I'm a great grandmother - my arches ae still so high I can't wear tie shoes or shoes without some elastic side inserts -
I'm not alone in surmising that going barefoot can actually strengthen the foot, while being mostly encased in the restraint of man-made shoes actually weakens the foot.
In addition, shoes, especially those made today, interfere with the foots flexibility when walking.
My feeling is that shoes are for protecting the foot in 'civilizations' paved, cemented, 'debreed', FILTHY surfaces - and when the weather is too cold.
Also, today's shoes are largely soled with materials than not only restrict flexibility but that do not allow for the conduction of electrical charge emanating from the earth.
We are a 'body electric' and need 'recharging' for energy and health. This is once again being recognized. Take your shoes off and wiggle your toes in the dew covered grass ;o)
or wear leather soled shoes or mocs.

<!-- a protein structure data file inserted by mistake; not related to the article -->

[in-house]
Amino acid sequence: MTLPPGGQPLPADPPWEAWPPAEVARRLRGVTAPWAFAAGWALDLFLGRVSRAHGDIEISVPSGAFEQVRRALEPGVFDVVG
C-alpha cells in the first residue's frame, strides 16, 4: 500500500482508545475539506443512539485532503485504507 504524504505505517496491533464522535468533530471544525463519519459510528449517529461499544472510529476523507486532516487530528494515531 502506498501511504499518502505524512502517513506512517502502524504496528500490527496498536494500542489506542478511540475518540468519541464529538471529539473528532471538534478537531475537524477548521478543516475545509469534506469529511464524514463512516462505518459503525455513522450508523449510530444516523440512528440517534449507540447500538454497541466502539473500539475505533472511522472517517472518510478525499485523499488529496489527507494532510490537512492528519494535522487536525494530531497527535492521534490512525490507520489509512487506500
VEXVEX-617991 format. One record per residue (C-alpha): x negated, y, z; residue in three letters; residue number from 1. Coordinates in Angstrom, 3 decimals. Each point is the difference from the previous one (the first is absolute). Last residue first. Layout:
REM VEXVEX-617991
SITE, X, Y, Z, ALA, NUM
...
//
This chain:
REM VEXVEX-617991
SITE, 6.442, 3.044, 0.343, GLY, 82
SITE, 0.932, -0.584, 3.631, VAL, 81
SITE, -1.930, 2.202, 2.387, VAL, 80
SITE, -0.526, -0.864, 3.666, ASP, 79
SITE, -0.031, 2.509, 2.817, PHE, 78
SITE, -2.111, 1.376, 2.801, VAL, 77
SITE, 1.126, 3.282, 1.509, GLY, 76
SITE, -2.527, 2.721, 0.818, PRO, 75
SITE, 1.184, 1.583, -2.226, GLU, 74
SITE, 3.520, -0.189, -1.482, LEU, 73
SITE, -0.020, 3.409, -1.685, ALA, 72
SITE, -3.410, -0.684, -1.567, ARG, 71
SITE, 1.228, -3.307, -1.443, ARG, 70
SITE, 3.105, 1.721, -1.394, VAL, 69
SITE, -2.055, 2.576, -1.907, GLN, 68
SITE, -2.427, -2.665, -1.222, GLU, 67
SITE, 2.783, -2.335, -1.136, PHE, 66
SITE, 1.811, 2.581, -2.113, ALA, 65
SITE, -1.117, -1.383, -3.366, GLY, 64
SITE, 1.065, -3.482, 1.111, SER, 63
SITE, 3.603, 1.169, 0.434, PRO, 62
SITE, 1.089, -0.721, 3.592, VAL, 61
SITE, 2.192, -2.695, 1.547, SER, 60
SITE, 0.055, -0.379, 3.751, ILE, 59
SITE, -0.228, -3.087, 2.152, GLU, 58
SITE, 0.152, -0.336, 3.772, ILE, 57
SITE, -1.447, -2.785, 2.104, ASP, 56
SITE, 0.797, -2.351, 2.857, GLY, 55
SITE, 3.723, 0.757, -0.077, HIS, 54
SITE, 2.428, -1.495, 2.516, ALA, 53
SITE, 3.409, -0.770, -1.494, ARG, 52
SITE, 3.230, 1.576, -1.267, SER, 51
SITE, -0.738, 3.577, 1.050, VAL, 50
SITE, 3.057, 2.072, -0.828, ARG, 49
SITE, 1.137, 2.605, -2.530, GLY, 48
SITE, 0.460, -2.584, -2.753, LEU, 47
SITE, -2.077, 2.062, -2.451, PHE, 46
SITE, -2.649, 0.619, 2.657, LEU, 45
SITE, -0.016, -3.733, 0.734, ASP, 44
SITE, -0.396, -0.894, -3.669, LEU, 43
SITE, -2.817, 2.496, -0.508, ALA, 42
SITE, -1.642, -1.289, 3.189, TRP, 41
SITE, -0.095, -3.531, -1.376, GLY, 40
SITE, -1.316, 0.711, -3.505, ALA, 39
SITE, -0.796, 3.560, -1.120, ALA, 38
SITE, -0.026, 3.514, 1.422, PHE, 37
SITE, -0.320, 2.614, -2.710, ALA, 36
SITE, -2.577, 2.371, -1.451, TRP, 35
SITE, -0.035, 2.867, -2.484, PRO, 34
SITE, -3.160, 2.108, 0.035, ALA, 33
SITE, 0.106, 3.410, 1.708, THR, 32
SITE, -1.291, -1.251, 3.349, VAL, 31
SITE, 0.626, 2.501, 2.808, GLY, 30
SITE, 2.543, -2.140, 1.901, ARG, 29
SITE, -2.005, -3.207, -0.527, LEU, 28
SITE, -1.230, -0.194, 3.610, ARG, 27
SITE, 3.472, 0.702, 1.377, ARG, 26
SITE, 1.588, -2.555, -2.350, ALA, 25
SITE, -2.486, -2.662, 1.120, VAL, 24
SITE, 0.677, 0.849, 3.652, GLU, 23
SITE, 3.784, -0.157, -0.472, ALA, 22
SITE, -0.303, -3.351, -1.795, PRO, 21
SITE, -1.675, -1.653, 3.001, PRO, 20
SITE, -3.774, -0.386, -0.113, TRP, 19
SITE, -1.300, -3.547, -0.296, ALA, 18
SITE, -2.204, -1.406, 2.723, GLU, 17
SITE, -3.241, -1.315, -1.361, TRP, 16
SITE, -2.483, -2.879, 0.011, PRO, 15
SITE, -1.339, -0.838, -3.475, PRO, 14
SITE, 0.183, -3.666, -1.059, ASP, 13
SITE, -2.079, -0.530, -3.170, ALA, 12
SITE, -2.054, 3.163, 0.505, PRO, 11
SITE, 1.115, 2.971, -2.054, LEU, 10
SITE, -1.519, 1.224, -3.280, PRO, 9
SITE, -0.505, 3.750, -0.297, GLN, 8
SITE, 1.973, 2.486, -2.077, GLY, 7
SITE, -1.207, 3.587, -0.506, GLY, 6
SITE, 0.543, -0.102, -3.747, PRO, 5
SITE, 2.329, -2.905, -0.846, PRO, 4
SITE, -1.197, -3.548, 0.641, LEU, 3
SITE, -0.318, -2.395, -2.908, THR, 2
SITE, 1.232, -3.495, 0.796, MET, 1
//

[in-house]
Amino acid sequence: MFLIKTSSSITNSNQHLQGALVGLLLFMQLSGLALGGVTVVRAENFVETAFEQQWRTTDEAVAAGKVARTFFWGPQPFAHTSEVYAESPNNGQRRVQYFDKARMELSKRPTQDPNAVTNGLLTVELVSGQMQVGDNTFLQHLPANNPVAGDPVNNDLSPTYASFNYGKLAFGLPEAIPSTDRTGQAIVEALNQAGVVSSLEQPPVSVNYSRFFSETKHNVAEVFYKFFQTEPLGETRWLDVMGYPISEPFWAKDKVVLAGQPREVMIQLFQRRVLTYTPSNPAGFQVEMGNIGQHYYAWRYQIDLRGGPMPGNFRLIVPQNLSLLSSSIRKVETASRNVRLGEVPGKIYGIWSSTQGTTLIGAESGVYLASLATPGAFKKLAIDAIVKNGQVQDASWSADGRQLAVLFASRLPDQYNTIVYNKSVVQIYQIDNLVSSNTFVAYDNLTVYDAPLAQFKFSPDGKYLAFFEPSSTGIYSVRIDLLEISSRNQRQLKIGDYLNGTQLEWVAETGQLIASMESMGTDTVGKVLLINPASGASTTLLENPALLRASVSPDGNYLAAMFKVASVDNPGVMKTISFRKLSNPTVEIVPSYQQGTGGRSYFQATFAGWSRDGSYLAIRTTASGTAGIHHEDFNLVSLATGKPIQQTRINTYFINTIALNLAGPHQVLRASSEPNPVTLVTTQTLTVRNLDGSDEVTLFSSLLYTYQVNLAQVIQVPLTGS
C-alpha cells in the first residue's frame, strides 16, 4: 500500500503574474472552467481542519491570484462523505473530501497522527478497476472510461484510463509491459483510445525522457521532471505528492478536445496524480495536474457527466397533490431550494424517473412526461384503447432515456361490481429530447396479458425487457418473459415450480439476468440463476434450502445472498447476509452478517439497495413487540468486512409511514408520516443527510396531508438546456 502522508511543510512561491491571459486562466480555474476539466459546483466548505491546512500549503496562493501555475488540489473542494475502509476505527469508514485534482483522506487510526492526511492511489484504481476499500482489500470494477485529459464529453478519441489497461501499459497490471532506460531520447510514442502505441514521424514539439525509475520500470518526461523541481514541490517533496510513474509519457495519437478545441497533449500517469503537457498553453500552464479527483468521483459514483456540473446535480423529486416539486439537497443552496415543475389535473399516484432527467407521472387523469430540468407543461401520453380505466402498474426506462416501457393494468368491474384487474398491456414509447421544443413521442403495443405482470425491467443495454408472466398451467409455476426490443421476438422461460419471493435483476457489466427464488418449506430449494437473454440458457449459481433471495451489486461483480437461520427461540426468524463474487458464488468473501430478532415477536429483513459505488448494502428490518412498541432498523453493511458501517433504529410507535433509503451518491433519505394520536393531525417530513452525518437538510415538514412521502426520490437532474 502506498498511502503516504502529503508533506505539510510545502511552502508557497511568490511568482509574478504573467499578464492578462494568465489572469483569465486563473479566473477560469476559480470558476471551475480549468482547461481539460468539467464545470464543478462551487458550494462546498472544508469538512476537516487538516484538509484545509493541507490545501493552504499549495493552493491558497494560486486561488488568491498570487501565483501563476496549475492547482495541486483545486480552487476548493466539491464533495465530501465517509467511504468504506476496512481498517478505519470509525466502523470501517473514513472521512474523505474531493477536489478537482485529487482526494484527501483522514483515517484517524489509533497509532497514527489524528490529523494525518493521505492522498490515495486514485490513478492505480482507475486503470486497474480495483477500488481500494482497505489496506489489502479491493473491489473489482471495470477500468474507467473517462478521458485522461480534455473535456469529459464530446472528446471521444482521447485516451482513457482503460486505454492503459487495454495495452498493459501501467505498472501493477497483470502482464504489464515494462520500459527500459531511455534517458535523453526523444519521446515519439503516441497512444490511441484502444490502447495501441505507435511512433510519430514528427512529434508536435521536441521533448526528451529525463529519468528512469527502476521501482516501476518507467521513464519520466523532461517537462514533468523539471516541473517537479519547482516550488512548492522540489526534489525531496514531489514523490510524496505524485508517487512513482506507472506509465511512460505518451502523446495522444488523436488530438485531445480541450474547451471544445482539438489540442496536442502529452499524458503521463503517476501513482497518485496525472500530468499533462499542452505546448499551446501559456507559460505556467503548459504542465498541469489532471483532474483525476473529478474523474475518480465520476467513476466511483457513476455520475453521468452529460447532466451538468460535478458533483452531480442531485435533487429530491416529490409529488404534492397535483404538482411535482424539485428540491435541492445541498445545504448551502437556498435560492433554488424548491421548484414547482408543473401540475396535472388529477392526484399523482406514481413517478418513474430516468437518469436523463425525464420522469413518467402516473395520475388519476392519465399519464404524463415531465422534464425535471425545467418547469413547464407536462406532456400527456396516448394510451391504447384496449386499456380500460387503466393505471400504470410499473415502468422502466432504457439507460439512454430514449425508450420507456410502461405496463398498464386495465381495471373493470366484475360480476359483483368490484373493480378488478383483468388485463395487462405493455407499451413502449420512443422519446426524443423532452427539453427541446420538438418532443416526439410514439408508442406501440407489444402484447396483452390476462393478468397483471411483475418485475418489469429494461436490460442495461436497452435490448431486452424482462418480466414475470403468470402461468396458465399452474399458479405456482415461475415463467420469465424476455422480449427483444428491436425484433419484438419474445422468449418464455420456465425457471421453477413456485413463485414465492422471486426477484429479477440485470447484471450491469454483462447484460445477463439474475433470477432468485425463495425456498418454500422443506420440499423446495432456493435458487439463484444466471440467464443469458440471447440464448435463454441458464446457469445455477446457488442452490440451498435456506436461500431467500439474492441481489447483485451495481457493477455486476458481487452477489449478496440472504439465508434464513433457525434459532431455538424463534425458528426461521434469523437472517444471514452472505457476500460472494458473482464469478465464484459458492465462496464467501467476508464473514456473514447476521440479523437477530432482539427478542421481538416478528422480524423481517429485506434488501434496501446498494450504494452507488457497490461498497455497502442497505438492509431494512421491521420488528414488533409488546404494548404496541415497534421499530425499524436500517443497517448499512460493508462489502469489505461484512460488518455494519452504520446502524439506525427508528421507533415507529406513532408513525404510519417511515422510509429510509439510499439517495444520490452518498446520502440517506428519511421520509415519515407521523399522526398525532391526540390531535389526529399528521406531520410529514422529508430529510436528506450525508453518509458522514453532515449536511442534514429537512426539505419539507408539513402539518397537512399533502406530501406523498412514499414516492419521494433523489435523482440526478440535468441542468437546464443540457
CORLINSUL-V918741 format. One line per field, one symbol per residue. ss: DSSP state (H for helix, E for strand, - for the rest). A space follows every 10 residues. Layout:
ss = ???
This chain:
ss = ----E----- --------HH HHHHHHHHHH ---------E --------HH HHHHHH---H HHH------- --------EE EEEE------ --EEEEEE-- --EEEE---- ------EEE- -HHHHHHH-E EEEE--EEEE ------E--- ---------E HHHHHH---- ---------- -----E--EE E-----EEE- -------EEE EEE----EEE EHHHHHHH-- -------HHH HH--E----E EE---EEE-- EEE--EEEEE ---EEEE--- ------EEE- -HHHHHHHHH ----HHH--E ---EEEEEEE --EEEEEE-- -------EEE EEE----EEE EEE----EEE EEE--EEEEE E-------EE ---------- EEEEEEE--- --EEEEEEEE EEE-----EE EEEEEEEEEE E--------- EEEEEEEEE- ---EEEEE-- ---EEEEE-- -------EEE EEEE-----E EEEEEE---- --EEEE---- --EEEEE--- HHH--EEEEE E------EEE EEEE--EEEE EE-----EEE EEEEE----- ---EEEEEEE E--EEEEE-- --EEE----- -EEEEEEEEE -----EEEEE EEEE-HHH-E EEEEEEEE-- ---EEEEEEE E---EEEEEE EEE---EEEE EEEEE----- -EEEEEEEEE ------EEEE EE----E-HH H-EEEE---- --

not really . you have worn shoes more than you realize. modern shoes tend to help keep the arch in tact. I like you go shoeless as often as I can but it is never all the time
Okay, hadn’t thought of that angle.
I’ve discovered that walking barefoot allows me to ease the strain on a knee that needs a new cartilage. I’ve been able to postpone knee-replacement surgery for nearly seven years. A “Rooster Comb” treatment has left me unimpressed six weeks later. :-/
Why is it written in stone that they had to have 'come across"?
Just becasue the existence of the Americas was unknown to the Old Wold for centuries - doesn't mean they couldn't have had their own people all along.
Seems odd that they wouldn't...
Hm- I went barefoot, as a kids, all summer - wearing shoes only when necessary. I have continued this my whole life.p>Shoes, to me, are something to wear only when going to town - or otherwise into 'man's world' - and when cold etc.
My arches - at age 80 in July - are still so high, I can't wear laced shoes...and still very narrow.
I am a barefooter always have been.... had lousy arches as a kidlet and became flat footed before I was 15....and I do mean flat footed.